Review of Cabiria (1914)

Moving picture, 148 minutes

Review refers to a 130-minute Swedish national archive version, seen with live piano accompaniment.

Greedy servants discover their master’s treasure chamber as it cracks open during an eruption of mount Etna. The young daughter of the wealthy household sticks with her thieving, fleeing nurse and is consequently abducted by pirates. They bring the girl to Carthage, where a Roman spy and his huge black slave try to rescue her from the sacrificial furnace of the dark god Moloch. The city does not fall for ten more years.

A Roman epic recorded partly on location. Cabiria is loosely composed, based on simple tableaux, but it nonetheless represents an important historical development from the previous year’s Quo Vadis? (1913). Whereas action scenes in Quo Vadis are cheap and boring, with little or no stunts, carefully controlled foreground fires and empty clothes instead of credible-looking dead bodies disturbed by lions, Cabiria is a cinematic spectacle that looks as if it was dangerous to make. It is one of the earliest films of its length: A more daring attempt to create a blockbuster that would beat the competition by the scale of its thrills.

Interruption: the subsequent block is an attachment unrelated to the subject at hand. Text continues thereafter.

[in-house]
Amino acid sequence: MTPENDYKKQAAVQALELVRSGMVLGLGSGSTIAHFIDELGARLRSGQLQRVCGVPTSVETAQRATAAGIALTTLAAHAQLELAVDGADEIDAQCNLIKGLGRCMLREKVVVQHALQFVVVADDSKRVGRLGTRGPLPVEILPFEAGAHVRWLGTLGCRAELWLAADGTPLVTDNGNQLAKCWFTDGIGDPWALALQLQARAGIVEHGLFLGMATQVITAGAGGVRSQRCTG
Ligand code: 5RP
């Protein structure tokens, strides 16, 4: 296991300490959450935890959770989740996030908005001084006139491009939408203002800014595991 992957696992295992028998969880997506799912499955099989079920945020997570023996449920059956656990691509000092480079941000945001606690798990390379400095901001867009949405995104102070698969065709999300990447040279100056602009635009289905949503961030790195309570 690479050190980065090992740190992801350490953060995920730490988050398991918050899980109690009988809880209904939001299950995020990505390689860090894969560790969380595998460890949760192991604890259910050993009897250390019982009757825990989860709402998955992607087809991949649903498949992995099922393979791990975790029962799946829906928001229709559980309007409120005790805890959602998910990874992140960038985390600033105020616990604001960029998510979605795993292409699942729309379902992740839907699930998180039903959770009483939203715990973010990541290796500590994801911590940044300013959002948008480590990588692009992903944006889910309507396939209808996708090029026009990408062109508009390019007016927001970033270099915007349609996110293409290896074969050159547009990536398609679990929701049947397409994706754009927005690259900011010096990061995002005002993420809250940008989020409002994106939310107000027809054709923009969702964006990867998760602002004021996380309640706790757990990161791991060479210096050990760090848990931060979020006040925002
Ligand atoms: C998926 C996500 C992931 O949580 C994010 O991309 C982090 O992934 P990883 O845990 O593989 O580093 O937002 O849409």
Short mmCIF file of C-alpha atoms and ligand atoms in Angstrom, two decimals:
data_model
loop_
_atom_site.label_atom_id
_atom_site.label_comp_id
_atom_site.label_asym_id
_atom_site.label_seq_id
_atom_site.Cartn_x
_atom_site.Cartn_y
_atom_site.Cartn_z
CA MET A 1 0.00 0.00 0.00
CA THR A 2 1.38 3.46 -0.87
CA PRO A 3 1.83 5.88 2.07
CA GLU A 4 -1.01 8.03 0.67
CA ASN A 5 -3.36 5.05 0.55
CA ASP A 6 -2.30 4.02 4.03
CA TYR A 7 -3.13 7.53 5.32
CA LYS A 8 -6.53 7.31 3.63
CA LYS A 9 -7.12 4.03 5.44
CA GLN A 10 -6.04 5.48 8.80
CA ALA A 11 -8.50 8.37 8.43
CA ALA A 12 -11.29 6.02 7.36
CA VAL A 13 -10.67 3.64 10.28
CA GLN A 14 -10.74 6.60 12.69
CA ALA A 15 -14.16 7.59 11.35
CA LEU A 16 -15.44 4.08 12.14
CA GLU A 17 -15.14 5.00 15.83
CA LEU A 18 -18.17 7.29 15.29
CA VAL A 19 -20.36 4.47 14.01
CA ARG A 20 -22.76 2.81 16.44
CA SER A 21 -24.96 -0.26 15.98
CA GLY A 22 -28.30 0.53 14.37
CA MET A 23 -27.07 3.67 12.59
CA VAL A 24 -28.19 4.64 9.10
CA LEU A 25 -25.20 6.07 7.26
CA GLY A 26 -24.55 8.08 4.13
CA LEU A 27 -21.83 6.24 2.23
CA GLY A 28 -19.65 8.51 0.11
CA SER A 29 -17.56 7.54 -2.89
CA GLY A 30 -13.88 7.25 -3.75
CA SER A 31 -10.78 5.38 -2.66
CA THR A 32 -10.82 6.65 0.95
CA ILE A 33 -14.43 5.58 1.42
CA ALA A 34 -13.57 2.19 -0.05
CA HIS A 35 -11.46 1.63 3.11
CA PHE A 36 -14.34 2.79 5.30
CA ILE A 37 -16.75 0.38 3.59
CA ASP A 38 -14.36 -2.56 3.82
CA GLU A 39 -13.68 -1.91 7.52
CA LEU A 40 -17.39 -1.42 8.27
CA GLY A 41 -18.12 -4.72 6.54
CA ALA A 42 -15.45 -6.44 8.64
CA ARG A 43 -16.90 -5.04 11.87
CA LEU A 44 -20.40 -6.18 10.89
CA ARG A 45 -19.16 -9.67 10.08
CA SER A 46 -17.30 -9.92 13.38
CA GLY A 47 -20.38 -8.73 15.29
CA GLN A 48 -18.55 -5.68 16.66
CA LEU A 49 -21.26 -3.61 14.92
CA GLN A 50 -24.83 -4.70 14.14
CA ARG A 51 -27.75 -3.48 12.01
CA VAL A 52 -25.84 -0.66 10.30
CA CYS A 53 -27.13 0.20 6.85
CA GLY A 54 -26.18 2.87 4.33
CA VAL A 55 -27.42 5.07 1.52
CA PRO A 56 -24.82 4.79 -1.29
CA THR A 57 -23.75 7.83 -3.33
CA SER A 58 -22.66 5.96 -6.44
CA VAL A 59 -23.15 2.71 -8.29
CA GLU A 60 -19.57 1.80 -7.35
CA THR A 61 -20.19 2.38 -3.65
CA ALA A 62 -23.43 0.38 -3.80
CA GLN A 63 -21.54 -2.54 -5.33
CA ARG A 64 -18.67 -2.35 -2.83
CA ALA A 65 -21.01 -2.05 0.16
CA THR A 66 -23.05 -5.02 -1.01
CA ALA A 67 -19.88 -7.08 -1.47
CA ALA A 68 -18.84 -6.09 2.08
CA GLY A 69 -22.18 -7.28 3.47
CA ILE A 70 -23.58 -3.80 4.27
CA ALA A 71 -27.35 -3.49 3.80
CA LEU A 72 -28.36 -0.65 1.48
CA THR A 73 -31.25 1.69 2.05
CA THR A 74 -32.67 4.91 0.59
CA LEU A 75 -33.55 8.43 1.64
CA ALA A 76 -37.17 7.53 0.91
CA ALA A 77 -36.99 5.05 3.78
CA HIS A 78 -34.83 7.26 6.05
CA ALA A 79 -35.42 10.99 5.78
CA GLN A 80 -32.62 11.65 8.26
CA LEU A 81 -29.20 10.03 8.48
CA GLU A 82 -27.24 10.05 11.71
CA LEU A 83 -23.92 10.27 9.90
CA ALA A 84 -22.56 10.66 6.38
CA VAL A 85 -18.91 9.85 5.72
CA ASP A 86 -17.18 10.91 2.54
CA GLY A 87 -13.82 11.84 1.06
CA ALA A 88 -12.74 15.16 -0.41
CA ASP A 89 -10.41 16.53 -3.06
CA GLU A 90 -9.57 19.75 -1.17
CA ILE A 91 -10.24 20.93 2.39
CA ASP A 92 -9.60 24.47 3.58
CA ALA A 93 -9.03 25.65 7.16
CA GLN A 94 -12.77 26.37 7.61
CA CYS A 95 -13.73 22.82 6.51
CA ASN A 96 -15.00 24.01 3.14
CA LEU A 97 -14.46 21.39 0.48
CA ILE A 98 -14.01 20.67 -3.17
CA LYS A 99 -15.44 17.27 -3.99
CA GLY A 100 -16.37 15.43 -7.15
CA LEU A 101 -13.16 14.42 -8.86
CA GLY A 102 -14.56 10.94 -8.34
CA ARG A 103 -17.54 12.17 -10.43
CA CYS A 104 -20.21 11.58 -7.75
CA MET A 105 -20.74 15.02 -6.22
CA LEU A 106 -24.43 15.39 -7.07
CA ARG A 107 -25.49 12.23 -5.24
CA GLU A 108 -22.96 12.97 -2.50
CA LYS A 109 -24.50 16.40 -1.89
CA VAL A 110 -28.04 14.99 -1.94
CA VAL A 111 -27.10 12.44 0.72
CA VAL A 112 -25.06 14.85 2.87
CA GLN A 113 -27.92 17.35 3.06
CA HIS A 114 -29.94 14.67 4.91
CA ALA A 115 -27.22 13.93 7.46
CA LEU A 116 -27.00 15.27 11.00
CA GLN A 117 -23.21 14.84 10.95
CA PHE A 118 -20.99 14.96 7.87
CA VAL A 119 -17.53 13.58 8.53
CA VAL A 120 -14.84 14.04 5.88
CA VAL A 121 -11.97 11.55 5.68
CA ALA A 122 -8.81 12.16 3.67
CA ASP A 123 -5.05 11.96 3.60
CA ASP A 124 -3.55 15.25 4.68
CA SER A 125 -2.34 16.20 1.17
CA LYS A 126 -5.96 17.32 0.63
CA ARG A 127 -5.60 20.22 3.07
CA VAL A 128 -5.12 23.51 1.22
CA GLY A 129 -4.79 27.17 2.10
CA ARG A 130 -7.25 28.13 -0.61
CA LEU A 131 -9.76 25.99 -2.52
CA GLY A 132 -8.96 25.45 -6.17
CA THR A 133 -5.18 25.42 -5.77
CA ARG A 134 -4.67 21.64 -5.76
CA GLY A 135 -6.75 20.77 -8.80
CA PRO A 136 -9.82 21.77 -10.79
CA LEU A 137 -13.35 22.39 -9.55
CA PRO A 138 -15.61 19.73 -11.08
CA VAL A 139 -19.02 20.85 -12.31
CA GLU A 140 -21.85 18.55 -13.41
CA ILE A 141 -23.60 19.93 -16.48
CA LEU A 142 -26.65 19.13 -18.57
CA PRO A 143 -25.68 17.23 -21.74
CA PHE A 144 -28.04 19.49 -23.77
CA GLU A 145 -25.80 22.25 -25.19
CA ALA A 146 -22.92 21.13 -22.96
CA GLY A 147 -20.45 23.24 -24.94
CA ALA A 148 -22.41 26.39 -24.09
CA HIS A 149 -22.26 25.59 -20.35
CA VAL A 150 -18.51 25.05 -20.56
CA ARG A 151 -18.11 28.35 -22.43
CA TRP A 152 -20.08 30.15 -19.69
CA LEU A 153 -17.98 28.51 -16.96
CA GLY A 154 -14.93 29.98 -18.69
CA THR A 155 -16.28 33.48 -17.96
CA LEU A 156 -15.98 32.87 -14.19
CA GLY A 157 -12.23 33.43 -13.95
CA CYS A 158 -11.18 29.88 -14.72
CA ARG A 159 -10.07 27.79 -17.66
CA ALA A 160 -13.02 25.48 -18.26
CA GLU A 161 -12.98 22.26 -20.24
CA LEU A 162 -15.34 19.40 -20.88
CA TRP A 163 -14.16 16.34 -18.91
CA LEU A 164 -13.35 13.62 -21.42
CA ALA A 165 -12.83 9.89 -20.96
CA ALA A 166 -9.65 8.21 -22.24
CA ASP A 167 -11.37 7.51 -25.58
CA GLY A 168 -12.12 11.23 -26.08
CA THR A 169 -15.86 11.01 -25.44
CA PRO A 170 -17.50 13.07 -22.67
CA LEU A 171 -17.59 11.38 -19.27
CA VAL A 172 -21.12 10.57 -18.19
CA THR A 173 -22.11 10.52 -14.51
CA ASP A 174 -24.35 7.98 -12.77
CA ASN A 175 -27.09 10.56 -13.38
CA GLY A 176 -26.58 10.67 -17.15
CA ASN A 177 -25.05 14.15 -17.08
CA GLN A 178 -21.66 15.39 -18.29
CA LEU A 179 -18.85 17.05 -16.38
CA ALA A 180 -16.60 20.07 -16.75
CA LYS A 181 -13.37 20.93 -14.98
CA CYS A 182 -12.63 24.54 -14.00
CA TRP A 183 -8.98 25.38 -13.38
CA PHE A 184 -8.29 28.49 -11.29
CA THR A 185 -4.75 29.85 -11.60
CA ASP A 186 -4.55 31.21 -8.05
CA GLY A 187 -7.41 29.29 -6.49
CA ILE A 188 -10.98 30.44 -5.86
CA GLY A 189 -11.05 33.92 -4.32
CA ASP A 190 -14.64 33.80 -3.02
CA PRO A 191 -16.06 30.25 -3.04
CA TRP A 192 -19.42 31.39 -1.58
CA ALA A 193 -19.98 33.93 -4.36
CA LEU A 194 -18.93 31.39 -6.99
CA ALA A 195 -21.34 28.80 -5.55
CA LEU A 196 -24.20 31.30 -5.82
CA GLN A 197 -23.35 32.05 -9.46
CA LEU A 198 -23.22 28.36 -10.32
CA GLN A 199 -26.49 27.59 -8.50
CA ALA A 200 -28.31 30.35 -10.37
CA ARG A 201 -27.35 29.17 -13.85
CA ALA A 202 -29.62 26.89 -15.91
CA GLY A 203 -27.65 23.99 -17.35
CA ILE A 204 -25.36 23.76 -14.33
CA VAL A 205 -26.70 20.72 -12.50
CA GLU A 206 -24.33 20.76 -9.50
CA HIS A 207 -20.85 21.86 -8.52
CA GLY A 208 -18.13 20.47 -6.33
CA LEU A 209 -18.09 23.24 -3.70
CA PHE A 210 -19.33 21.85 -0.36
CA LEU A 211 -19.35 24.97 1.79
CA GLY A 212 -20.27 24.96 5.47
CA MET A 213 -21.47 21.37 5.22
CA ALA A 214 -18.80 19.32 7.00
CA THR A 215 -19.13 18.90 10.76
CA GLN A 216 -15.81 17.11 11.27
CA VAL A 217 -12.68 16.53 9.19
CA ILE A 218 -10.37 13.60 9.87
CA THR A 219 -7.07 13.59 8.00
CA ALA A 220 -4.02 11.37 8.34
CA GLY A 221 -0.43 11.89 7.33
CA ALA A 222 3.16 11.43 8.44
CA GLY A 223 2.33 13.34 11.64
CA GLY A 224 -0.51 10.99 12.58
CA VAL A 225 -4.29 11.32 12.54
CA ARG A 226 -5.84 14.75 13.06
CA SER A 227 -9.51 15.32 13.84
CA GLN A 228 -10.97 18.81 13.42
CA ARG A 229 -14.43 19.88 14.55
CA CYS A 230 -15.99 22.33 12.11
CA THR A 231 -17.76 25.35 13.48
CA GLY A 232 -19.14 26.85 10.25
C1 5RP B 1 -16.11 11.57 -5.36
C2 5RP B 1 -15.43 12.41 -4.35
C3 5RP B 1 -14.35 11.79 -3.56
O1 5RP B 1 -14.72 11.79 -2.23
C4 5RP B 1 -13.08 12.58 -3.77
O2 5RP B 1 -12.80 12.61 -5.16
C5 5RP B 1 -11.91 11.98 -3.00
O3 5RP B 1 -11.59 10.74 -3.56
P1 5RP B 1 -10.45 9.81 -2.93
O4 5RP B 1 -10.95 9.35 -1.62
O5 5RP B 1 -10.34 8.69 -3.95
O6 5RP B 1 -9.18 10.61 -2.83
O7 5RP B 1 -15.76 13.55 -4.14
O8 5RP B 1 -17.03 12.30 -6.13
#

This is apparently the original source of a successful modern folkloric archetype, the fascistoid Maciste. He resembles Ali in The Count of Monte Cristo (1844), but is simplified for film. Maciste thus appeared in more than 50 later films with little regard for “facts” like skin colour or that he lived as a slave in the Punic wars. Later on, in the post-fascist 1960s, the same thing would happen to Ursus, a Lydian (modern western Turkish) character who looks similarly impressive in Quo Vadis but, again, that movie didn’t have stunts.

References here: Die Nibelungen: Kriemhild’s Revenge (1924), Metropolis (1927), “The Imagination of Disaster” (1965).

moving picture fiction